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'Quarterlifers' launch long search for meaning in their lives

At age 18, people start to think about some of the "big meaning questions" that will never go away and can sometimes seem overwhelming, said Robert J. Nash, an author and a professor who specializes in the philosophy of education, ethics, higher education, religion and spirituality at the University of Vermont, in a dinner discussion on choices and challenges facing young adults, Sept. 9 in Willard Straight Hall.

They may ask themselves: Does my life have a special purpose? How will I know what type of career is best for me? Will I ever meet someone special I want to spend the rest of my life with? Where do my greatest passions lie? Individuals start thinking about whether school is right for them and whether they could be doing something more constructive in the real world; questions of religion and spirituality also arise, Nash said.

"All the issues that you're working on right now and in your graduate years are issues that will never die," said Nash, who focuses his work on people roughly between the ages of 18 to 35, an age group also known as "quarterlifers."

In fact, he said, the same issues may continue though midlife and later life, Nash said.

"Thousands of students who have come through my college courses during the last four decades suffer in some ways from what I call a crisis of meaning," Nash said. "Some students experience the crisis as a clash of conflicting meanings. Others confront it as an overload of seductive, albeit risky meanings."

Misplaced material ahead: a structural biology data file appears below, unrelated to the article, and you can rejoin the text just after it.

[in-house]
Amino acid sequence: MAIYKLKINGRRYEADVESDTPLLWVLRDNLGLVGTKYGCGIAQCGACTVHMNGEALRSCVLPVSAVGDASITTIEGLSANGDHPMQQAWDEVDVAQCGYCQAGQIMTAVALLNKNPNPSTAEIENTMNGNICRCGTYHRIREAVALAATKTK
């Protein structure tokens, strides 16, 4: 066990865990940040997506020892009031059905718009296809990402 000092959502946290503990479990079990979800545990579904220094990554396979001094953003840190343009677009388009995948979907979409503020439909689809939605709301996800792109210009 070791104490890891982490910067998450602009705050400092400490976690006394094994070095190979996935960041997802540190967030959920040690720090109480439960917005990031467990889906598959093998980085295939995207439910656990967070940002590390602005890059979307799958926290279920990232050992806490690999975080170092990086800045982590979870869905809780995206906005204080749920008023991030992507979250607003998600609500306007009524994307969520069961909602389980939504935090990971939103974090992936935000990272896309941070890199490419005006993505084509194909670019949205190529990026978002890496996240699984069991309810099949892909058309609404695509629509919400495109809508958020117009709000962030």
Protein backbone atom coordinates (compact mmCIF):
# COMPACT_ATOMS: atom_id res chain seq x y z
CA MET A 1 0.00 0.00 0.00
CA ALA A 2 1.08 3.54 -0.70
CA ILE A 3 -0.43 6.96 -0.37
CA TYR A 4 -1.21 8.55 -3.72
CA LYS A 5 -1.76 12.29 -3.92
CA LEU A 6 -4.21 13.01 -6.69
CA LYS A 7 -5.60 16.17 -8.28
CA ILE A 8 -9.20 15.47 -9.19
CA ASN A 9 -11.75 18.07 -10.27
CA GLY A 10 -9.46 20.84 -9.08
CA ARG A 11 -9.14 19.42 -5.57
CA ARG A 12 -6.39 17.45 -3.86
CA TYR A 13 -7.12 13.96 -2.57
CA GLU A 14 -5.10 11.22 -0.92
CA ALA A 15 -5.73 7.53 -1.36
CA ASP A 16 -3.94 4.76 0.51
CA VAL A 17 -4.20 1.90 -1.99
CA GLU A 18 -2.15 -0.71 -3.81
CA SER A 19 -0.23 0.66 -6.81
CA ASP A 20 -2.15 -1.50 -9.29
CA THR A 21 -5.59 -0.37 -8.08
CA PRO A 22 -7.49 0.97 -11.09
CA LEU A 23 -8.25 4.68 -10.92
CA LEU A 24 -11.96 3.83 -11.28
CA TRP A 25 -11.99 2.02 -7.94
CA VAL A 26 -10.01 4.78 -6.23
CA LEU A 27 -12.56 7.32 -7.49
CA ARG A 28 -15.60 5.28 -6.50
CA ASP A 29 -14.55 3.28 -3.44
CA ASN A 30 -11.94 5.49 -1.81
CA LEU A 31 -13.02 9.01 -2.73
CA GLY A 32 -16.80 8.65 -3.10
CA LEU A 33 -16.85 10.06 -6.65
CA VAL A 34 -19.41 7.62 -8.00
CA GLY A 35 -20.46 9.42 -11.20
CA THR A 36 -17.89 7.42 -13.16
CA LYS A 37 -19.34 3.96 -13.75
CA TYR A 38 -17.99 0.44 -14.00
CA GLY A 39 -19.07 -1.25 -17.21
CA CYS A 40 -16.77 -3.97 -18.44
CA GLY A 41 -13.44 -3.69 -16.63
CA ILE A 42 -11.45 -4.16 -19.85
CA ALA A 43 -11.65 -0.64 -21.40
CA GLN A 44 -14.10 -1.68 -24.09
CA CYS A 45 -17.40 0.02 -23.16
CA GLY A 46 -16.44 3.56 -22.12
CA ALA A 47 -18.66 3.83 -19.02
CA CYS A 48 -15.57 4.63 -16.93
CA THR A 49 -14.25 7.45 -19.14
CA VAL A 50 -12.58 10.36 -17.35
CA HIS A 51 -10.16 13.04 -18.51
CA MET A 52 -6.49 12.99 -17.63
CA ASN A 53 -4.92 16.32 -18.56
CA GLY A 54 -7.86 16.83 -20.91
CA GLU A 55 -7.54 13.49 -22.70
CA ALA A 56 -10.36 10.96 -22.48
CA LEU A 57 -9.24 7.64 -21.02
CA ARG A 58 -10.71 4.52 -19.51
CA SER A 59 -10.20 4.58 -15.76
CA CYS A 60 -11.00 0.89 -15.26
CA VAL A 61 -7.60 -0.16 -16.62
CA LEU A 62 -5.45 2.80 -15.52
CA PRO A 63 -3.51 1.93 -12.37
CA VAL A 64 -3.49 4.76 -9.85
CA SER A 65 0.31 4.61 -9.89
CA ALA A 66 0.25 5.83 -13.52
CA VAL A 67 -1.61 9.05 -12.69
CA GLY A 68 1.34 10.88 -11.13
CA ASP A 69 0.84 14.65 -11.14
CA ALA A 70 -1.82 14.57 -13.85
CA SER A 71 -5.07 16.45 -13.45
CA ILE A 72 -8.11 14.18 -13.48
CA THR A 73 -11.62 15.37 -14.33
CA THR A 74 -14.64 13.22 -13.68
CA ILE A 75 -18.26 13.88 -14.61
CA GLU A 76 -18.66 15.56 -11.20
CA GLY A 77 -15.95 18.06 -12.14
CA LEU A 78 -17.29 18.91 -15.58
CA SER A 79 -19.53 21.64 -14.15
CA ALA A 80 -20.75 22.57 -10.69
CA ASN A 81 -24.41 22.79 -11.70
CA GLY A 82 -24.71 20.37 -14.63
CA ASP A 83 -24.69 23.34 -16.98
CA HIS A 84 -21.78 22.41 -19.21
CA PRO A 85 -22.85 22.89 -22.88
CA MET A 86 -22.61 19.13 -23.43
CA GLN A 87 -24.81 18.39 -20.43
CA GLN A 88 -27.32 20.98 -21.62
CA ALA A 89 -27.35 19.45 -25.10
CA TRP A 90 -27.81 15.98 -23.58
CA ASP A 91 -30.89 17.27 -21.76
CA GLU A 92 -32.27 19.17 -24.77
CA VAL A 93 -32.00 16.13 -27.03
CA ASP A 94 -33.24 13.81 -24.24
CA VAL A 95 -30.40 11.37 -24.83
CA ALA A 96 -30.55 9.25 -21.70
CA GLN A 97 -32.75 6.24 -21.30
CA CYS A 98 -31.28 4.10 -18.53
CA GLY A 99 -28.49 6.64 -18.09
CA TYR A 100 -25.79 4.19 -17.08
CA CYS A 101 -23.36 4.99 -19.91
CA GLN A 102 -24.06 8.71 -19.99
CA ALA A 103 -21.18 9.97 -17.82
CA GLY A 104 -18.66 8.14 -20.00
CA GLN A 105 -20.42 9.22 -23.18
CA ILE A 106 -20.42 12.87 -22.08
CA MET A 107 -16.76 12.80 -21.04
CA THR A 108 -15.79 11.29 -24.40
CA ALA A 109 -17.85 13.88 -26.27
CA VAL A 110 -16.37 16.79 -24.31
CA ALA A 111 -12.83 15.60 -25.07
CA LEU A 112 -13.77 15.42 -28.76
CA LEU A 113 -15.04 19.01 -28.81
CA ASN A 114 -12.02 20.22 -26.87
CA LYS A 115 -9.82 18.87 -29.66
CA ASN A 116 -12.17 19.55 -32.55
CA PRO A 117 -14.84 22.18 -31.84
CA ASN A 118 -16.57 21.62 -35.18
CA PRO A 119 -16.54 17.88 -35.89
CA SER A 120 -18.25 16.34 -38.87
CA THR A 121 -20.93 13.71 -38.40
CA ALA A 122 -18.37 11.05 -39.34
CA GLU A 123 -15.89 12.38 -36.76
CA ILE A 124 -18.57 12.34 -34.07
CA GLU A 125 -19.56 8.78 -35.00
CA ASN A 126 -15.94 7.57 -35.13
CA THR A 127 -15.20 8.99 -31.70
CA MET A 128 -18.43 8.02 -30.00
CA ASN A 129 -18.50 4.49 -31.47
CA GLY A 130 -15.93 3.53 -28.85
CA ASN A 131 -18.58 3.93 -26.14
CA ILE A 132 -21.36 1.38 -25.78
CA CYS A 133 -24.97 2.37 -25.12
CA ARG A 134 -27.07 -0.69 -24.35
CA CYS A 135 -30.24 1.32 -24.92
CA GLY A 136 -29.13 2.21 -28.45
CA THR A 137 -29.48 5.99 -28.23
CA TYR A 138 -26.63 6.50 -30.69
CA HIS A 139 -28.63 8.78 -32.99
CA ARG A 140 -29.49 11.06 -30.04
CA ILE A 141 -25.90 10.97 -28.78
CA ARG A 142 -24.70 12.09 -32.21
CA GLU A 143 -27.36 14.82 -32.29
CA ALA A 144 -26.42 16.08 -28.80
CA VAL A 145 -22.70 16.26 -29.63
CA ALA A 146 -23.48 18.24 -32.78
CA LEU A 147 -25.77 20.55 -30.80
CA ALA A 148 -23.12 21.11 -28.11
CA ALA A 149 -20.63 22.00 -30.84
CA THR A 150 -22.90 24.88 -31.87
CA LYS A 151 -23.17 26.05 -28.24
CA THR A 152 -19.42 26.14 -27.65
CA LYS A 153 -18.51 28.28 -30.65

A growing number of college students look to external sources to their sense of meaning, Nash said. "They believe if they can just improve their economic situations and lose a little weight, perhaps secure good grades that will lead to excellent jobs and promotions, it will be OK," Nash said.

"Deep down I sense that all is not well with my students, and most of them know it," Nash said. Many ask Nash about finding the meaning of their lives. "I have to tell you that I'm not even sure about the meaning of my life, except that I was born, I live, I try to love and be loved," Nash said. "I know someday I will die. ... This is all the more reason to seize the life you live."

Nash, who holds graduate degrees in English, theology, applied ethics and philosophy, is the author of several books, including "Helping College Students Find Purpose: The Campus Guide to Meaning-Making" and "How to Talk About Hot Topics on Campus: From Polarization to Moral Conversation."

The event, which concluded with interactive roundtable discussions led by co-presenters Jennifer Jang, residential director at Loyola University, and Patricia Nguyen, associate dean of students at Cornell, was co-sponsored by the Asian/Asian American Forum and Cornell Minds Matter.

Dorothy Chan '12 is a writer intern for the Cornell Chronicle.

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